I found LOC’s “What is a MARC Record, and Why Is It Important?” to be a good, straightforward piece, as a person with no real knowledge of the system. Because I know it’s a common system, controversial as it may be, and because I learn systems better with practice, I did my best to make up a record for my favorite short story collection, Good Bones and Simple Murders by Margaret Atwood, using information from my physical copy and Amazon, and then compared to the LOC’s “MARC Tags” for its entry. They were different, especially since LOC has three copies (the long entry at a glance made me worry I’d missed something significant). XML makes more sense to me (obviously; it’s words and not seemingly arbitrary numbers). It did reinforce the different fields, in any case.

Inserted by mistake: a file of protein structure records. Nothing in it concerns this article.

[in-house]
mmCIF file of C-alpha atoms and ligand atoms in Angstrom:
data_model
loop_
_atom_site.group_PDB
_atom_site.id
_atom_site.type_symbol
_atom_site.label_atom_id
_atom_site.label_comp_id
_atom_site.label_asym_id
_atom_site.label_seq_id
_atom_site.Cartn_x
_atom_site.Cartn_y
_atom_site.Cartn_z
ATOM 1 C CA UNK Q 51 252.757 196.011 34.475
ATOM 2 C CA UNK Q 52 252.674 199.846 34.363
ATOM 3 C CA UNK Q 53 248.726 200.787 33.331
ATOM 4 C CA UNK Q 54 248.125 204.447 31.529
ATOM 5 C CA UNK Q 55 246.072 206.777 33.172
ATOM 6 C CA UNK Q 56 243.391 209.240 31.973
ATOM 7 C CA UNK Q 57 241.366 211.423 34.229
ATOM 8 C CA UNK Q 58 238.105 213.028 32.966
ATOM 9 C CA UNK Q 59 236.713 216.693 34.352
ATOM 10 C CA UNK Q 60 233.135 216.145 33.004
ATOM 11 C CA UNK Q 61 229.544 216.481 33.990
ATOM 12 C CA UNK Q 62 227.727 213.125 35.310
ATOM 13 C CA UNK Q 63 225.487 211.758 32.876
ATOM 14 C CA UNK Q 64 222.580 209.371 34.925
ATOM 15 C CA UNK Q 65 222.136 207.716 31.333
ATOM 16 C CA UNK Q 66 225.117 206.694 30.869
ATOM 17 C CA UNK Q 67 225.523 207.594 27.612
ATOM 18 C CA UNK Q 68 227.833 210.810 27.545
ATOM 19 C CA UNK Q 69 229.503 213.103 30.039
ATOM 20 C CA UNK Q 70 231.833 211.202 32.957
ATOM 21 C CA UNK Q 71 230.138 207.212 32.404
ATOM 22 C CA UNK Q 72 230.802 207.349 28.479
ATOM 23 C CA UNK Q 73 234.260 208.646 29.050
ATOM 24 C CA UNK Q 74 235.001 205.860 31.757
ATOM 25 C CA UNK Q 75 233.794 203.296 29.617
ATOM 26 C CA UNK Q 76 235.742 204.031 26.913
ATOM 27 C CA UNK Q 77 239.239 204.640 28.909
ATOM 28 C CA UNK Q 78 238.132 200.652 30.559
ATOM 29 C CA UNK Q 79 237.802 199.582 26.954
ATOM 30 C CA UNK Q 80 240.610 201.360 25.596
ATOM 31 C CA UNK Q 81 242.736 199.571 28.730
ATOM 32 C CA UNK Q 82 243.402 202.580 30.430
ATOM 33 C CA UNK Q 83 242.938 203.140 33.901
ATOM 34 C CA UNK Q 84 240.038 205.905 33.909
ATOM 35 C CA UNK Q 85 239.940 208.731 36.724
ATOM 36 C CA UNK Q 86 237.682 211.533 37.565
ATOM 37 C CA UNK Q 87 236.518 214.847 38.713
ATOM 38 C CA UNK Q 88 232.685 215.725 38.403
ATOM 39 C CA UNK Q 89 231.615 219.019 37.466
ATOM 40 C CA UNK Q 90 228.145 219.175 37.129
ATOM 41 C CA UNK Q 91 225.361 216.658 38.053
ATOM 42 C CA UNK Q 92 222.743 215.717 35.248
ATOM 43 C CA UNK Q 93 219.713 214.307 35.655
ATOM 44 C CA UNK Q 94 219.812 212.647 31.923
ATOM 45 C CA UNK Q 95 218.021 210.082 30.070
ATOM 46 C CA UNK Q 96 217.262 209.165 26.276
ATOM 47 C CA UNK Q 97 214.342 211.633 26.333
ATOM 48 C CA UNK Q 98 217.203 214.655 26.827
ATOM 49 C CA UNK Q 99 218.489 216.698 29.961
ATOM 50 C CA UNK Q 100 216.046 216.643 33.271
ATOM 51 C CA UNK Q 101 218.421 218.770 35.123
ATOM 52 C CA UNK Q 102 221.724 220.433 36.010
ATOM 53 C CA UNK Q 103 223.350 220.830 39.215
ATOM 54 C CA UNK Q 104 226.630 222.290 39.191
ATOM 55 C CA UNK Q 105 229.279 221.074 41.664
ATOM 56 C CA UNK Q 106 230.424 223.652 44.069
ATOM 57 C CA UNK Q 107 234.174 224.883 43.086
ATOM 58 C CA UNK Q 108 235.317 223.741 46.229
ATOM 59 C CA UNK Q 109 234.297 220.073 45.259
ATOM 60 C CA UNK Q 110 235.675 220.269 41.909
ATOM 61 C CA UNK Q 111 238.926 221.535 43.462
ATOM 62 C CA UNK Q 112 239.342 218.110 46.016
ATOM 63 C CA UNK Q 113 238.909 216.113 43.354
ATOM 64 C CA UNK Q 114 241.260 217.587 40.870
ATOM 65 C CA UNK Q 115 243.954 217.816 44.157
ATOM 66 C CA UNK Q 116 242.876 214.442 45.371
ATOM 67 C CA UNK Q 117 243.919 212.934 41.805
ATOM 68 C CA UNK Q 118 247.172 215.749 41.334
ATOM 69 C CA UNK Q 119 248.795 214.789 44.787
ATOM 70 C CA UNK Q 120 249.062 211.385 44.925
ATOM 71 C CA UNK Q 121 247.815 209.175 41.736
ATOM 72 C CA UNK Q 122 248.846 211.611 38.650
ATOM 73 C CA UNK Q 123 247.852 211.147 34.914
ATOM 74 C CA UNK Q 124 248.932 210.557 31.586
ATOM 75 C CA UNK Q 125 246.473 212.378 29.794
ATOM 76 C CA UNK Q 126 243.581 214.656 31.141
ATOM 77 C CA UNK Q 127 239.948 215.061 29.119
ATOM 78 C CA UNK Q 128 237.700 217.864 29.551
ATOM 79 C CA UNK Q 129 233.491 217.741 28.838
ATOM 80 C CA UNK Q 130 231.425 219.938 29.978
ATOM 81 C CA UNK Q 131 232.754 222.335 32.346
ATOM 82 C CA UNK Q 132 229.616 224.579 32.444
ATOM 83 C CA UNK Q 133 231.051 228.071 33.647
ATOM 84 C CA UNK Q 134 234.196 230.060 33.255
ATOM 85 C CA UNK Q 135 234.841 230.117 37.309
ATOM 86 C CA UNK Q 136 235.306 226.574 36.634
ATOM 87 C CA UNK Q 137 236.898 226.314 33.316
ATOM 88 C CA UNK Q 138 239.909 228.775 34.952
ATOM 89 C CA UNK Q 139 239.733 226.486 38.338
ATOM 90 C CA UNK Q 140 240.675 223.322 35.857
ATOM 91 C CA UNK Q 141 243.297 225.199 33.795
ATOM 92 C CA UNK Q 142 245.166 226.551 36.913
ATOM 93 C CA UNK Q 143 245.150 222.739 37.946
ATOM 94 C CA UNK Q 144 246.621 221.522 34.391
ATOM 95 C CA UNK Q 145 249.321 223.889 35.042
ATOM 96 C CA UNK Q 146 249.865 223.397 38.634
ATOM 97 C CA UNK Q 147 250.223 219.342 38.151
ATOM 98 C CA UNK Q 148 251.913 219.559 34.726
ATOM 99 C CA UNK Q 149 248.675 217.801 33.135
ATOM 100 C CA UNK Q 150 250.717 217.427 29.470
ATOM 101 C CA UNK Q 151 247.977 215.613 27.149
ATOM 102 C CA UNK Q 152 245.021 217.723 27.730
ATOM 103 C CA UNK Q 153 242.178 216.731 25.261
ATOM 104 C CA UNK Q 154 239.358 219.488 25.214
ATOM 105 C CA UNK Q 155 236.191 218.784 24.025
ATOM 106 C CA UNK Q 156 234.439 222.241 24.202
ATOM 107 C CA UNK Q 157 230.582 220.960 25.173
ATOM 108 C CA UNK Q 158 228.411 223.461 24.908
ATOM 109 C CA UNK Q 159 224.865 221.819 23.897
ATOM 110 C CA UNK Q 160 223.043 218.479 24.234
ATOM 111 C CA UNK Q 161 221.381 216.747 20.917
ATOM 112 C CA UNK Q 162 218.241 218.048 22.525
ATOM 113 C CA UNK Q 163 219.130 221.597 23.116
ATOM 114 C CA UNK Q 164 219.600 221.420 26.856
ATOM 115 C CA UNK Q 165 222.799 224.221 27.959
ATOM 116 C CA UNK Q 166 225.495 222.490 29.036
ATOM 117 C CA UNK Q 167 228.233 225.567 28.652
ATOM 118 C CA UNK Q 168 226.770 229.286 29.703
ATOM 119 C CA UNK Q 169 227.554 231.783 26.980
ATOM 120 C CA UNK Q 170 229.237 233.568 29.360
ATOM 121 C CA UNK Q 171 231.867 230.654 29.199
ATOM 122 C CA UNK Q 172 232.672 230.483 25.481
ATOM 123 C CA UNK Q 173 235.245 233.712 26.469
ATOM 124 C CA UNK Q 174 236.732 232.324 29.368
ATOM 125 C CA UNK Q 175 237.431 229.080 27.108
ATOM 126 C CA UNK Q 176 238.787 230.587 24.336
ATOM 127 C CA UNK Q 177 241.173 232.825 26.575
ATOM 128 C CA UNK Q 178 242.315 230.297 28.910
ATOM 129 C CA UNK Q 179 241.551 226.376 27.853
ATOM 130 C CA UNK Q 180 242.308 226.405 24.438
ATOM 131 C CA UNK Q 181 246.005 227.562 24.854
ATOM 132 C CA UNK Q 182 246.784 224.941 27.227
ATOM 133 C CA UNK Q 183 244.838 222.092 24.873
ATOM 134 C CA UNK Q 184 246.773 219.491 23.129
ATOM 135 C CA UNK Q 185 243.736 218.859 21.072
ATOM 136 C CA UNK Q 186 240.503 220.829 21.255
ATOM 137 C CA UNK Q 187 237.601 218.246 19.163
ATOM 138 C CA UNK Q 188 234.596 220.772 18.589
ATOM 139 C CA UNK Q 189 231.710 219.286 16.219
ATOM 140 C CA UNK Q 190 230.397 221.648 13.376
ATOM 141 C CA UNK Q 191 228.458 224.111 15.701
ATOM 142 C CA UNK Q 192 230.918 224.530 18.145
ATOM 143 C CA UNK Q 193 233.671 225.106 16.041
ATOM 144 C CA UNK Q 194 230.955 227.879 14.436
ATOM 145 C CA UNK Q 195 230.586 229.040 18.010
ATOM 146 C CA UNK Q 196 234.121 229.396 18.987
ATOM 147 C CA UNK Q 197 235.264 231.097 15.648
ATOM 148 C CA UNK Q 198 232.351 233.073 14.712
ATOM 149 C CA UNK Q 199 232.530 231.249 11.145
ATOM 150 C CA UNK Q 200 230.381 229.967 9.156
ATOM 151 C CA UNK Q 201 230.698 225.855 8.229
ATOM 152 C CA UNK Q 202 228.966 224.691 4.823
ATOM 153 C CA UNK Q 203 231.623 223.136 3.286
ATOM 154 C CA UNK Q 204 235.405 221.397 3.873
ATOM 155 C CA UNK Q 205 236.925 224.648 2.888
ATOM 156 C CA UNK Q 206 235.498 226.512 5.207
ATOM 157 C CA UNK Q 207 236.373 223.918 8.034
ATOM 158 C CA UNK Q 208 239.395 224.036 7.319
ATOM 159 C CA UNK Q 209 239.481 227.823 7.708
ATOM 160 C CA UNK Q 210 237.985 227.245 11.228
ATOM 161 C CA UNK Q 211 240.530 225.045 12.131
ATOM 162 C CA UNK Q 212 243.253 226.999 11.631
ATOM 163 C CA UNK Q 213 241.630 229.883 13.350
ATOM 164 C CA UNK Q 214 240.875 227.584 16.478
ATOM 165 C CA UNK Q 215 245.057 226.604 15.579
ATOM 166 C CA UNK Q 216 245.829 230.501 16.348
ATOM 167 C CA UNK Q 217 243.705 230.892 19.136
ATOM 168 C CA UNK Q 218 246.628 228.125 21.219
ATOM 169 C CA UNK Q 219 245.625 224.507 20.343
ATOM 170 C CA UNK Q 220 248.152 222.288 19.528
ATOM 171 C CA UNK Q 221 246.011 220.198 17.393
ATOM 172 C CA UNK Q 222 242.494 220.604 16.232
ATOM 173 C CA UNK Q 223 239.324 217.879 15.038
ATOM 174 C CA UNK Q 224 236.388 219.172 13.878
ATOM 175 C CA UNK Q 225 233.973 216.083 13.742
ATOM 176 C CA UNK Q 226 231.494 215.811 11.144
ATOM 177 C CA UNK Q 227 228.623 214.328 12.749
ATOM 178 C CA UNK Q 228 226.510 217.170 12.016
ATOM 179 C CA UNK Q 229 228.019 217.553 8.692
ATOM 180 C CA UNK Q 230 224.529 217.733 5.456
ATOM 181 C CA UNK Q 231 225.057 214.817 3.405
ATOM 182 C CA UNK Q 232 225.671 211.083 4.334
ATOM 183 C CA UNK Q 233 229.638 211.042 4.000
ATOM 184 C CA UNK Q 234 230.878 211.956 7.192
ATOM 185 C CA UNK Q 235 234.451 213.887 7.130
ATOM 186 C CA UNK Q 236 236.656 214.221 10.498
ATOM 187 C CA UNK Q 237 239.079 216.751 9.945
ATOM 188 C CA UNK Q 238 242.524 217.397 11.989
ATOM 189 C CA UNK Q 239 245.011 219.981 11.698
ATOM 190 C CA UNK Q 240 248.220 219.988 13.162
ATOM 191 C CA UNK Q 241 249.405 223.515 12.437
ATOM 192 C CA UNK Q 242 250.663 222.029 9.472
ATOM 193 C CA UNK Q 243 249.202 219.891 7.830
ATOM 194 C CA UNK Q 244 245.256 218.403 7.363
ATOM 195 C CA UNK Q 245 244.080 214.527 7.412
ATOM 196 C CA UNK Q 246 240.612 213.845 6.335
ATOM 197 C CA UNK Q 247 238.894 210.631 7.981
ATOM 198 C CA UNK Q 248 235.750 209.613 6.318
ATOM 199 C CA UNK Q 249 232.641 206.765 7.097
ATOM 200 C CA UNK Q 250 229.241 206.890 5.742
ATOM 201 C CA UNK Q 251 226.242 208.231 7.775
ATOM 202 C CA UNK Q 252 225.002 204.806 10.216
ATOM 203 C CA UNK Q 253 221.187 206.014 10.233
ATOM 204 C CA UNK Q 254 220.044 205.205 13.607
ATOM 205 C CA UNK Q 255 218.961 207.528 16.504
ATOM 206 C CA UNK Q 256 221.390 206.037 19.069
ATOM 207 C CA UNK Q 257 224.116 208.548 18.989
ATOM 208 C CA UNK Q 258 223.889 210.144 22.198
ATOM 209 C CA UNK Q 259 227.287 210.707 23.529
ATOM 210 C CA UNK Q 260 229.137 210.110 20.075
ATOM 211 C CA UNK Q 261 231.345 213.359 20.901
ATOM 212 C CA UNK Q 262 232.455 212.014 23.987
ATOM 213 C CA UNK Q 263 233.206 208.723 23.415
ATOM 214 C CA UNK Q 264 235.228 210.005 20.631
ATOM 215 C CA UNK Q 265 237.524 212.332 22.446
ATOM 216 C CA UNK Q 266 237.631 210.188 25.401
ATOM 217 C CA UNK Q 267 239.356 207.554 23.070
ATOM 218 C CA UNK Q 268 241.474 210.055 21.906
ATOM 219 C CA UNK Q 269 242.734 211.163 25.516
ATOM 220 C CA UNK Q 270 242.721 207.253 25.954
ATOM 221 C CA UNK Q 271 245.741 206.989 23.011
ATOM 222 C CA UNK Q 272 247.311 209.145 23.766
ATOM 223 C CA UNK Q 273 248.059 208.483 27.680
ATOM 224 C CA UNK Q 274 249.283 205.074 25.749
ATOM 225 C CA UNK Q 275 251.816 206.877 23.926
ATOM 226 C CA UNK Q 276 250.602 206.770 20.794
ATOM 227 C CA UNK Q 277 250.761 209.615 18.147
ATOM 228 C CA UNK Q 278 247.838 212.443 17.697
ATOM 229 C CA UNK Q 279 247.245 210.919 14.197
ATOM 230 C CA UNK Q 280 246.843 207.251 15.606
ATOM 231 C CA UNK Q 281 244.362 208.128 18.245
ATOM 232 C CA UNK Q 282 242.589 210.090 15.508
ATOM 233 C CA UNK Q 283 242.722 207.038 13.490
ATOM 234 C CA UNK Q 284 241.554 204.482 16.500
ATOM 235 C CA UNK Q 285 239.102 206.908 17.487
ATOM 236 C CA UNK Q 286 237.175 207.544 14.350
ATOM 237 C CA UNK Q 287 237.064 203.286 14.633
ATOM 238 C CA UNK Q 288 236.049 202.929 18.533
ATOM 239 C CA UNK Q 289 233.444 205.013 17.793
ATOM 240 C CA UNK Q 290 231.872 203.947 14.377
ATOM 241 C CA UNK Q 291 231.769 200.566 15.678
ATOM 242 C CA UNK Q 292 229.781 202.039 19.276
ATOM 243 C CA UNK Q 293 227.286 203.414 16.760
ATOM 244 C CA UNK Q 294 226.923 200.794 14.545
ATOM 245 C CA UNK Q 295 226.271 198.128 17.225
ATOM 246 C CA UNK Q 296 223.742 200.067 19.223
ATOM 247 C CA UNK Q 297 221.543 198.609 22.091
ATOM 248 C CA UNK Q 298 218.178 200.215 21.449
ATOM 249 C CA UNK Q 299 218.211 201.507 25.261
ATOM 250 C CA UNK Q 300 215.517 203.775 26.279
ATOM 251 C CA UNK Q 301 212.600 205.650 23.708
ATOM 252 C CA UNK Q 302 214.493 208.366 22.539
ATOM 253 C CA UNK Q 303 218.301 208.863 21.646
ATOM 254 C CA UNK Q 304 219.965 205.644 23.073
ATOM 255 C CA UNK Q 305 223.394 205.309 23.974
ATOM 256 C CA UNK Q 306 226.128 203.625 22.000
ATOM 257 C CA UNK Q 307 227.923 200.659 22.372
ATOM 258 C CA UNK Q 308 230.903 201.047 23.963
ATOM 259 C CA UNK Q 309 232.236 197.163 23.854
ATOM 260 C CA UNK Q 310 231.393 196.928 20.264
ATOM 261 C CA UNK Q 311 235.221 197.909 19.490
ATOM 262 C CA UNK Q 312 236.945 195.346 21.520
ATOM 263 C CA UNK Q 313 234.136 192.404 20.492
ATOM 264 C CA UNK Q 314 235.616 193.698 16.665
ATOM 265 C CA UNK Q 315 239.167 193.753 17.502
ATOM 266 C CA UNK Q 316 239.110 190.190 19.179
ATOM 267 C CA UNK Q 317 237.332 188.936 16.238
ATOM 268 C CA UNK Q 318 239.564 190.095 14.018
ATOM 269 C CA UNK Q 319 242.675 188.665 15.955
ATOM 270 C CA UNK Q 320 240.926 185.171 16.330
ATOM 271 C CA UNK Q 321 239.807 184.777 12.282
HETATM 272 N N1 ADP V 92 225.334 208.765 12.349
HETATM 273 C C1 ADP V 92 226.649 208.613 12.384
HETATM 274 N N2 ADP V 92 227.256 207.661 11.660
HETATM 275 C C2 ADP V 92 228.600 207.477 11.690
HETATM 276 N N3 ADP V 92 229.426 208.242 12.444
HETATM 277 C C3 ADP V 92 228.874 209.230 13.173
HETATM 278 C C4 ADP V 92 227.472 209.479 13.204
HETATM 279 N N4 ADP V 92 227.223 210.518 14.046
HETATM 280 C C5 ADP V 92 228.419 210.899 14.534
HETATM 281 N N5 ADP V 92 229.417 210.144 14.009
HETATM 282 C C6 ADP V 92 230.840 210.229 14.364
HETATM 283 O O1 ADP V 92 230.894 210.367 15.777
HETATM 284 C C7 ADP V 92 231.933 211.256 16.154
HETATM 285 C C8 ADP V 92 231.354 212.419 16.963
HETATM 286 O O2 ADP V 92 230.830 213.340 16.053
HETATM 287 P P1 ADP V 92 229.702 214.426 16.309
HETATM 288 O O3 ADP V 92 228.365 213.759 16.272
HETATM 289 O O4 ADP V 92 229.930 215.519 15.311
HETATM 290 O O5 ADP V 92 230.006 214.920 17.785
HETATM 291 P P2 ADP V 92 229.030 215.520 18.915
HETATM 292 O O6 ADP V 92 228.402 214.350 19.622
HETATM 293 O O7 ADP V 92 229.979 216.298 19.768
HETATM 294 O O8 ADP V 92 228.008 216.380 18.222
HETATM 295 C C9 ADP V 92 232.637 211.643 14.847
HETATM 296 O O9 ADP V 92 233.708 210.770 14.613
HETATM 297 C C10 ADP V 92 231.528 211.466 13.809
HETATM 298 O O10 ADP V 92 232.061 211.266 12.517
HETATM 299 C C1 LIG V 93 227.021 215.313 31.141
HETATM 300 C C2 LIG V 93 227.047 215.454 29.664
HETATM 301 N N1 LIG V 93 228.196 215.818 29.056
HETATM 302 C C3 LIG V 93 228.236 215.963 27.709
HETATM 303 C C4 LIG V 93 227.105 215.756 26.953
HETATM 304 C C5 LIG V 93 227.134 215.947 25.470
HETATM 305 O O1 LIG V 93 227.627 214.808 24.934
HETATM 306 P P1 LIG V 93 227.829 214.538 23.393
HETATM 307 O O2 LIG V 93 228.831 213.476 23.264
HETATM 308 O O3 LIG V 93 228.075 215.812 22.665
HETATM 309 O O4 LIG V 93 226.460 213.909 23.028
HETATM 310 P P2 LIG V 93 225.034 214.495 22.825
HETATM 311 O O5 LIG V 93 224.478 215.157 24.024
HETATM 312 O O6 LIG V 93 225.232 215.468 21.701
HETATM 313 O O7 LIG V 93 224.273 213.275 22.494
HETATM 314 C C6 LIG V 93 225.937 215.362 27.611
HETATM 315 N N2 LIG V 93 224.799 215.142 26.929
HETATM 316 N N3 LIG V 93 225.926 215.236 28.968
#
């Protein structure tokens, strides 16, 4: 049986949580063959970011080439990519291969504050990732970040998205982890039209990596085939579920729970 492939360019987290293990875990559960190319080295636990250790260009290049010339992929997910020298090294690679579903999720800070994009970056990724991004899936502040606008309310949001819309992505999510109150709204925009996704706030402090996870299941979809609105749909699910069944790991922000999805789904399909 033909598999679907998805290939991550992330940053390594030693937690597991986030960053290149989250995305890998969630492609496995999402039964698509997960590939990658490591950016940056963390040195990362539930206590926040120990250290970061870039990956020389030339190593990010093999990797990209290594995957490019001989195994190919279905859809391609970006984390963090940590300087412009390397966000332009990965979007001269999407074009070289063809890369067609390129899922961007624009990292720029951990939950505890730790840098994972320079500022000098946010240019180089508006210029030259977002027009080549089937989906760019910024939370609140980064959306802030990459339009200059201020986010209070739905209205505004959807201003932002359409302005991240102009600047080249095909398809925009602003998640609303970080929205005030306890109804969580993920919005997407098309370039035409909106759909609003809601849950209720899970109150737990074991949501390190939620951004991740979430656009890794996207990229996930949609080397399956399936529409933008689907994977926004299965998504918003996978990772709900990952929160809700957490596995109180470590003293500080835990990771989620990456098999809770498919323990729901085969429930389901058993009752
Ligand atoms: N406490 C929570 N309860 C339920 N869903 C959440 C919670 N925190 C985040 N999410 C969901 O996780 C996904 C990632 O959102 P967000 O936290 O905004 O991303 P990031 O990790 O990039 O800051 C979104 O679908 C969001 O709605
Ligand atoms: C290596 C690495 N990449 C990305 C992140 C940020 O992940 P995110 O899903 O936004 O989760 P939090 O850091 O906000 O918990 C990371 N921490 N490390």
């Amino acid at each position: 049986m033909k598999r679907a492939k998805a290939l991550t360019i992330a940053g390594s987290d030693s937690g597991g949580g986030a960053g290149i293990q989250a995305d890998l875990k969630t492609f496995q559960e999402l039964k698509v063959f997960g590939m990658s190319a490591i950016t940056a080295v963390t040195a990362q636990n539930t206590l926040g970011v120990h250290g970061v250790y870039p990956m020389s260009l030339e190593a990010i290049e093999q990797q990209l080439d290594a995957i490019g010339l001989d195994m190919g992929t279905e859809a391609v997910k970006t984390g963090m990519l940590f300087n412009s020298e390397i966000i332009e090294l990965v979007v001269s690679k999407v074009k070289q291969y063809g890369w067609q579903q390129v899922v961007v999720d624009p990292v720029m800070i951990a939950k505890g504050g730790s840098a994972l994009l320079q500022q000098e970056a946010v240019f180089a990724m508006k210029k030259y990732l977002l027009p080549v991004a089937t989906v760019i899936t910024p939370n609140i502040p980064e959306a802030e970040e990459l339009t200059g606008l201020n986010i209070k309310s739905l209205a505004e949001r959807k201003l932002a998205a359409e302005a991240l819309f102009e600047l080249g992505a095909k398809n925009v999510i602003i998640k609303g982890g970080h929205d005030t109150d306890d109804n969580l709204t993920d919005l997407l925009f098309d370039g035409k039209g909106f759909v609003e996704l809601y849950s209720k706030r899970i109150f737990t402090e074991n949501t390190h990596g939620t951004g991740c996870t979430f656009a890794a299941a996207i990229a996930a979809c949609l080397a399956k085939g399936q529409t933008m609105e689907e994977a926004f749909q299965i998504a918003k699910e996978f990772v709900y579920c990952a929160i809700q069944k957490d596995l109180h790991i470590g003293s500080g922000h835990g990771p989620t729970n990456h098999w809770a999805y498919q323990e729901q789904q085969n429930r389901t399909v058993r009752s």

The most salient point for me in Roy Tennant’s “MARC Must Die” is that cataloging has become much more thorough. It’s easier to both create records with and search more information than it really ever has been. As mentioned, records are now including information about Tables of Contents, which is highly useful, but was not seriously considered at length in drafting MARC. I am hesitant to say that MARC records are total nonsense, especially since there are clearer ways to label fields when you don’t restrict yourself to five or so characters, but kind of.